Since November 1, 2011 Starbucks has been doing its best to help boost the economy via a cause marketing standard; the wristband.
'Indivisible' wristbands are $5 at 6,800 company-operated stores in the United States.
All the money goes to the Opportunity Finance Network, an umbrella group of 180 Community Development Financial Institutions, which specialize in making loans to small businesses. Starbucks seeded the effort with a $5 million donation.
Studies suggest that new businesses in particular are the ones most likely to generate jobs.
(Parenthetically, another company that started small and grew big, the Boston Beer Company, which makes Samuel Adams beer, has offered a small business mentorship and financing effort called Brewing the American Dream since June 2008).
Since all this has been well-covered elsewhere in great depth, I want to describe the exemplary way the transaction took place when I bought mine late 2011 at a nearby Starbucks.
The wristbands at my Starbucks were displayed on a shelf below the cash register. The barrista was super friendly. She took my order and I told her that I wanted to buy the bracelet.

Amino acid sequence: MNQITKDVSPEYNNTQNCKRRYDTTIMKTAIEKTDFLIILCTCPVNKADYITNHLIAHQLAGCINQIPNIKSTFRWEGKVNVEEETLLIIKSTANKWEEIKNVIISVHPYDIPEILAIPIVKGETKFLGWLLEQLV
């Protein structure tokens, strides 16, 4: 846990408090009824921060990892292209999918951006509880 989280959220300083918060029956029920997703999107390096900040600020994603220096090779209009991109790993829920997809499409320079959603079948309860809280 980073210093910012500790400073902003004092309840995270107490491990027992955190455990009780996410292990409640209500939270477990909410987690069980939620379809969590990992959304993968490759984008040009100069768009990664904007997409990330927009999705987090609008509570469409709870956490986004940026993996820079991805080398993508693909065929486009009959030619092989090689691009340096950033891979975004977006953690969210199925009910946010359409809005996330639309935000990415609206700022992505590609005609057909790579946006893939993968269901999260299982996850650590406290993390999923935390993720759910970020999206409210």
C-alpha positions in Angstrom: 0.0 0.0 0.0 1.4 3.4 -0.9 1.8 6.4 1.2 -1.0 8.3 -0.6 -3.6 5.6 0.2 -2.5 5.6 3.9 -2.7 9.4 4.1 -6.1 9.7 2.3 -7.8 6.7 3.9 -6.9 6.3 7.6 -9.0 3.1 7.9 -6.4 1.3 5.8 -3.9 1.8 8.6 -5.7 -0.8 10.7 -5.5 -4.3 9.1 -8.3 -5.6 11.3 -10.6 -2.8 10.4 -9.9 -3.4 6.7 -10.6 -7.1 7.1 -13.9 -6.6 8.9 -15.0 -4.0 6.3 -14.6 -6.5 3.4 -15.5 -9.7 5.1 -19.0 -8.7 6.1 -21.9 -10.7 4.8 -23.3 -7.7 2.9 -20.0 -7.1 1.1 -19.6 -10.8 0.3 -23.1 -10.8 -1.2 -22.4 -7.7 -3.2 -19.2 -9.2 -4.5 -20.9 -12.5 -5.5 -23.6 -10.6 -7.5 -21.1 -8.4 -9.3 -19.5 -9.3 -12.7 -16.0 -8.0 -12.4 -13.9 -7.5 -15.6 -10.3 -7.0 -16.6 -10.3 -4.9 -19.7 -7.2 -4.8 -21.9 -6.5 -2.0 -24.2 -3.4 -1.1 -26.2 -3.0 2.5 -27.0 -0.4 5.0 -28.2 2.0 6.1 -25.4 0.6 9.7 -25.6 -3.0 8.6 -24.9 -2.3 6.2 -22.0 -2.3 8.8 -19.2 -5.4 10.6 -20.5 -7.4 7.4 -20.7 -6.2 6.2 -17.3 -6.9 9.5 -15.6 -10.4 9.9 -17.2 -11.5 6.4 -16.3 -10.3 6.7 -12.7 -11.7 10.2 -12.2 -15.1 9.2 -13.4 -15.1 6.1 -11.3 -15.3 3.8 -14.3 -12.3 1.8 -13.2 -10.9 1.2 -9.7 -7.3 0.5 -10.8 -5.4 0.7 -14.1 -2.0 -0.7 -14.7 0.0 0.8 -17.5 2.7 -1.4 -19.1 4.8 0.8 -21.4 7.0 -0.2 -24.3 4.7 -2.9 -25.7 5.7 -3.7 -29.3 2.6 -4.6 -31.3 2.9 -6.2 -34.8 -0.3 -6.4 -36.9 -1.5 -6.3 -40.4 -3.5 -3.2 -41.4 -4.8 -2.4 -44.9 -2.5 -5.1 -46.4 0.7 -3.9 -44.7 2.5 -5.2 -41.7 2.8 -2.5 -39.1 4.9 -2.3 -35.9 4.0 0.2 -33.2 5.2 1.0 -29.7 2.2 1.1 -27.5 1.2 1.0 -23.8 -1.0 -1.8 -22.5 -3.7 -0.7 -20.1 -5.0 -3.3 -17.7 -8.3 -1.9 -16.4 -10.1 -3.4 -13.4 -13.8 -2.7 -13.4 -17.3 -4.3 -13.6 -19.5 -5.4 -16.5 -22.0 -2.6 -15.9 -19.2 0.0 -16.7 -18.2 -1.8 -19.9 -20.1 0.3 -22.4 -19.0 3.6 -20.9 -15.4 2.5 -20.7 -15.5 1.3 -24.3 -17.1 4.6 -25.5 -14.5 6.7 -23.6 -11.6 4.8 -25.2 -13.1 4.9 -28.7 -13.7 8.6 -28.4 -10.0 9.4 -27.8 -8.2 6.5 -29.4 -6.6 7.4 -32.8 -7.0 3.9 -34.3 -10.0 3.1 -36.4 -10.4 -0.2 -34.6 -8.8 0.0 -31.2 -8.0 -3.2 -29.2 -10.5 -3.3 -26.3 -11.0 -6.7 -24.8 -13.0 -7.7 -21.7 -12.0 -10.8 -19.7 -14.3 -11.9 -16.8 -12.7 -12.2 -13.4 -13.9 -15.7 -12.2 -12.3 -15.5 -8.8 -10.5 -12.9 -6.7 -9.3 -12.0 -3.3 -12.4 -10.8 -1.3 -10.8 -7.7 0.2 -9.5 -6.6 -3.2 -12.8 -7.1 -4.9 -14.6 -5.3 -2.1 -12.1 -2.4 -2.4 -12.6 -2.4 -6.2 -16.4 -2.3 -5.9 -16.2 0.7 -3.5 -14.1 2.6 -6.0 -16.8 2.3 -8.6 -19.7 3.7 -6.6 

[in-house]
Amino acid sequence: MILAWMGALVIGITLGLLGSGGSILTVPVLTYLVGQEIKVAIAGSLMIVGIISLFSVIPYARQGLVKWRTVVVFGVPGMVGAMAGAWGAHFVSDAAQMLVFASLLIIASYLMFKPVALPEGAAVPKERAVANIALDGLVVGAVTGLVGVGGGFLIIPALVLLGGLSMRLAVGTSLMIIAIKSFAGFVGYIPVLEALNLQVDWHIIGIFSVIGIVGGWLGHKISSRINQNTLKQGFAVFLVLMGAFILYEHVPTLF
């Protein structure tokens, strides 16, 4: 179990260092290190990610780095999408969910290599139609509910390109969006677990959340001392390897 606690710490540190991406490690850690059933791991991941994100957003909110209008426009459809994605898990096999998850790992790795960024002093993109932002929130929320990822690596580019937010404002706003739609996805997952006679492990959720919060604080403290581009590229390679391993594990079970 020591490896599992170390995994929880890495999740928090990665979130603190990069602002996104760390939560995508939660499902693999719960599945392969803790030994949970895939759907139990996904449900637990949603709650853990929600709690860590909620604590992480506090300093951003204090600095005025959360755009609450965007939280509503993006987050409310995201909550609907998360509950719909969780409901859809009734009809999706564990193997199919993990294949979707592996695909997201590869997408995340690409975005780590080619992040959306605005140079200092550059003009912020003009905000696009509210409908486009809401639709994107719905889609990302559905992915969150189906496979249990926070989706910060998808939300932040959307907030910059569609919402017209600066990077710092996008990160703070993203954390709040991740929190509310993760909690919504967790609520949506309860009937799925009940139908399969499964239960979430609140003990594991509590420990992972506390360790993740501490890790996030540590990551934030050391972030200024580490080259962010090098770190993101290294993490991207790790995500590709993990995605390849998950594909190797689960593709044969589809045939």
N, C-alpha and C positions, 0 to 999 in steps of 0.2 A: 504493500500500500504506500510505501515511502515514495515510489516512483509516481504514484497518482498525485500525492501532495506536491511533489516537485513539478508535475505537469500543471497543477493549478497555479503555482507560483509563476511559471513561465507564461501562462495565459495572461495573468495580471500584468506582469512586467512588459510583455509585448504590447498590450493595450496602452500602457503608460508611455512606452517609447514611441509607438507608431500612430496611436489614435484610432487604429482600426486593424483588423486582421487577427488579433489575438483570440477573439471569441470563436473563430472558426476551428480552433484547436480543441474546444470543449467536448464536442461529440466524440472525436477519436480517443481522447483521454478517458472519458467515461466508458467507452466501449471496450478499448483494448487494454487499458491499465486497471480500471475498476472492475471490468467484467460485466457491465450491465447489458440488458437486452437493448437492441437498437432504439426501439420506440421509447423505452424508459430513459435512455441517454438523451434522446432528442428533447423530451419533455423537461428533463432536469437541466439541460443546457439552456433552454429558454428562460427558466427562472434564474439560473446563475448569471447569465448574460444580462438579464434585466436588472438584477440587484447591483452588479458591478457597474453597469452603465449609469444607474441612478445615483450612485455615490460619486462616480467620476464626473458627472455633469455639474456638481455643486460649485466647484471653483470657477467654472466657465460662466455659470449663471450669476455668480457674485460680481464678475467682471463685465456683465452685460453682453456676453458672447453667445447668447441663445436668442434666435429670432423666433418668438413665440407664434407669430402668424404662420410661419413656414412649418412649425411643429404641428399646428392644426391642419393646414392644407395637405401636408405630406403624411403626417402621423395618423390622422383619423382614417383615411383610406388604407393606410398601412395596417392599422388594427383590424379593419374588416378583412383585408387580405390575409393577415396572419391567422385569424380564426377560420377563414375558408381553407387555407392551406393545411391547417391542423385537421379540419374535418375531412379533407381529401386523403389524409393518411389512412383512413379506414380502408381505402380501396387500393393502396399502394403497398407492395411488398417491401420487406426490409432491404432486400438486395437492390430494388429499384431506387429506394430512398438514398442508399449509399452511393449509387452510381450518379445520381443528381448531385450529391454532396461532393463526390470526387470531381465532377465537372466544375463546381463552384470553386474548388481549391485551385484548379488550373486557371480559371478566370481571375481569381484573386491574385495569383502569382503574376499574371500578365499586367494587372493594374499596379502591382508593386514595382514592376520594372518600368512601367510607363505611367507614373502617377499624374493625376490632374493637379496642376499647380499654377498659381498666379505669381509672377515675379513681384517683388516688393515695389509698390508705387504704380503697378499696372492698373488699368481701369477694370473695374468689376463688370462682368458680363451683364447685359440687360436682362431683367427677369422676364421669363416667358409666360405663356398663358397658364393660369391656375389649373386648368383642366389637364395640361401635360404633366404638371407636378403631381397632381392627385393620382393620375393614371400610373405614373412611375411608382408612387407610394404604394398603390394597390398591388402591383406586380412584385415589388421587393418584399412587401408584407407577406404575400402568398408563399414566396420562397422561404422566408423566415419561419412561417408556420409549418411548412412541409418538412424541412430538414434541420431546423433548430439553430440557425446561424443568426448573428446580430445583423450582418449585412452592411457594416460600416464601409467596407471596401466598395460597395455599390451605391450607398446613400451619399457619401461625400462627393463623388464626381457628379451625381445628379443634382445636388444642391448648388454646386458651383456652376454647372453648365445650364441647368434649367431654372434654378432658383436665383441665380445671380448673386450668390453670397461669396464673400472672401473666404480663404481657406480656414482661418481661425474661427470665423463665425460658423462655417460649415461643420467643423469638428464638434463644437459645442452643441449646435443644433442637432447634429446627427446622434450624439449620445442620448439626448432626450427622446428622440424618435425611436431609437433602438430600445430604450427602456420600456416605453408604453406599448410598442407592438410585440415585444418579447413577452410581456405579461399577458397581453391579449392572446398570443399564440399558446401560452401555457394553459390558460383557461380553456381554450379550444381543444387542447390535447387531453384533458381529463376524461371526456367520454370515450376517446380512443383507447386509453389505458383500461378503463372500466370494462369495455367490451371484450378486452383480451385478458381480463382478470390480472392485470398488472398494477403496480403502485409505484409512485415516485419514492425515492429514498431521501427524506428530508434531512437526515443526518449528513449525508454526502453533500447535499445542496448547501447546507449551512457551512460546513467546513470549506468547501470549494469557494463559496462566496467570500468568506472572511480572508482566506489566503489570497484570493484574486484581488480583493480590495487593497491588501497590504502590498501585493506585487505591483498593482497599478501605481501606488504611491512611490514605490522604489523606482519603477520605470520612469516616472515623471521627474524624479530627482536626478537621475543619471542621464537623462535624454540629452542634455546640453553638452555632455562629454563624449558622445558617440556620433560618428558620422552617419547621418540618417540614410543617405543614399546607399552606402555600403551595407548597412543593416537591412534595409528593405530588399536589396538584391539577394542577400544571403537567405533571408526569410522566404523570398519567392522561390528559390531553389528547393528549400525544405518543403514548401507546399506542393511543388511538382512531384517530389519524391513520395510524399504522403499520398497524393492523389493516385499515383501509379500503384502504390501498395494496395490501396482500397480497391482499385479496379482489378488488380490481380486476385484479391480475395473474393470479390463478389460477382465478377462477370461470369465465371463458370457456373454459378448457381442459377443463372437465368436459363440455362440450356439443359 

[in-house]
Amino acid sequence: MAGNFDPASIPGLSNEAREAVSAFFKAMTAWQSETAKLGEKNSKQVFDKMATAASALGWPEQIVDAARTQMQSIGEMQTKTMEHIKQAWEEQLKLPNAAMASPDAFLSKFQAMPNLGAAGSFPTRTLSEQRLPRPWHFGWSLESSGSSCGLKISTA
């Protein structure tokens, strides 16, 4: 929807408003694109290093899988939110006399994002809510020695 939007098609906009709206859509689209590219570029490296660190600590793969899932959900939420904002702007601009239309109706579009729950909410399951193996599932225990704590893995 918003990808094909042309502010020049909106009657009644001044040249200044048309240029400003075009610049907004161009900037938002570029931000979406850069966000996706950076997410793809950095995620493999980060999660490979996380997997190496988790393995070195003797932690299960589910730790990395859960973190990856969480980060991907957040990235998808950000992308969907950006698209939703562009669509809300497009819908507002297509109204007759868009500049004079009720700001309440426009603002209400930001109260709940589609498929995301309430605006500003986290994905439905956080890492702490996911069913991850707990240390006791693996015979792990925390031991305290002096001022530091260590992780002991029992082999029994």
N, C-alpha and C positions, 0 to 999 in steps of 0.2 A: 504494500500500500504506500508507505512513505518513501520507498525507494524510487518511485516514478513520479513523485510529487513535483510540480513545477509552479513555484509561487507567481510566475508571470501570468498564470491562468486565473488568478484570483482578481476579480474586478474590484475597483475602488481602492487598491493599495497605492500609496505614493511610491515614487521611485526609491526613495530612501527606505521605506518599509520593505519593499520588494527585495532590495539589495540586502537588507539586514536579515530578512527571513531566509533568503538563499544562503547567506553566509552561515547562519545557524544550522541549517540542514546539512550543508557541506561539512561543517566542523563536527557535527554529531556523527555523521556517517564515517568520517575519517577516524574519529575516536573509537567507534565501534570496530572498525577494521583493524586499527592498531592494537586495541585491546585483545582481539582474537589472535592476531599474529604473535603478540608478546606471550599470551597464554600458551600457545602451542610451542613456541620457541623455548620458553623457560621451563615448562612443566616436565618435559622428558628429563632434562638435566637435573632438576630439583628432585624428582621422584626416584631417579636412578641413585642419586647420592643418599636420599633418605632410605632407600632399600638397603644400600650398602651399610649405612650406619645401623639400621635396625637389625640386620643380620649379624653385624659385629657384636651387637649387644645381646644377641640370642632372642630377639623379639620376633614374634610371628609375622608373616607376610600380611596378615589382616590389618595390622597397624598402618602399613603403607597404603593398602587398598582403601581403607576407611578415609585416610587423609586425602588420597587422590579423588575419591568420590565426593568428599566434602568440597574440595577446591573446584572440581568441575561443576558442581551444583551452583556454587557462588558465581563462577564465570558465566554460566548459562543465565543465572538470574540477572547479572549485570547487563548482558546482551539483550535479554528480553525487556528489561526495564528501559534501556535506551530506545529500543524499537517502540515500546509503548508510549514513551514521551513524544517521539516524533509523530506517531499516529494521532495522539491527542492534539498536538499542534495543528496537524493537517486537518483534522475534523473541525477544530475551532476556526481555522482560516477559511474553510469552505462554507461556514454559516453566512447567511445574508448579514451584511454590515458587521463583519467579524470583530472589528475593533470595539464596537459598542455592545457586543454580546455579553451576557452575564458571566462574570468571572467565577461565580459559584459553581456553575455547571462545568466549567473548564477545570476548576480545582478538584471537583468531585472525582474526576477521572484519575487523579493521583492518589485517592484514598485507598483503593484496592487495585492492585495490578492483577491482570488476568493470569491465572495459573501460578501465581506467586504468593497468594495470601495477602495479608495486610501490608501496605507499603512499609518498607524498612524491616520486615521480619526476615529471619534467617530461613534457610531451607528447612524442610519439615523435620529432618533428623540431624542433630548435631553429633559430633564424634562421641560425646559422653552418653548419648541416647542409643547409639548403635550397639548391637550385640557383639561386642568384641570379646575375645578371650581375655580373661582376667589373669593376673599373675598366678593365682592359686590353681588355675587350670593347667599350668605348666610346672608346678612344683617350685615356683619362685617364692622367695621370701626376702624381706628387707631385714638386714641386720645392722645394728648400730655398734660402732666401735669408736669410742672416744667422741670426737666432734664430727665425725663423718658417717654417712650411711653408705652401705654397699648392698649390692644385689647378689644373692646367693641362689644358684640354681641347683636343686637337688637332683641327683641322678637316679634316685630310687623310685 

“Oh, that’s so great! This is such a great idea,” she said as she reached for the wristband.
“Do you know what it’s all about?," she asked.
I did, but I let her go on.
“We’re working to help the economy recover and put people back to work.” And with that she reached and grabbed for the explanatory brochure at the left.
I didn’t open it then. But inside the brochure is an infographic worthy of an Al Gore presentation.
I handed her my credit card and she said, “Thanks for doing this.”
She was so unrelentingly cheerful and good-humored that I really felt thanked.
Plainly she had been trained well enough to understand and explain the effort as well as get behind it. It won’t be that way with every barrista at every Starbucks. But it was with this Starbucks and this barrista.
And that, my friends, is how a cause marketed paper icon or a premium items like a stuffed animal or even a wristband ought to be sold.
Labels: Howard Schultz, Opportunity Finance Network, Samuel Adams Beer, Starbucks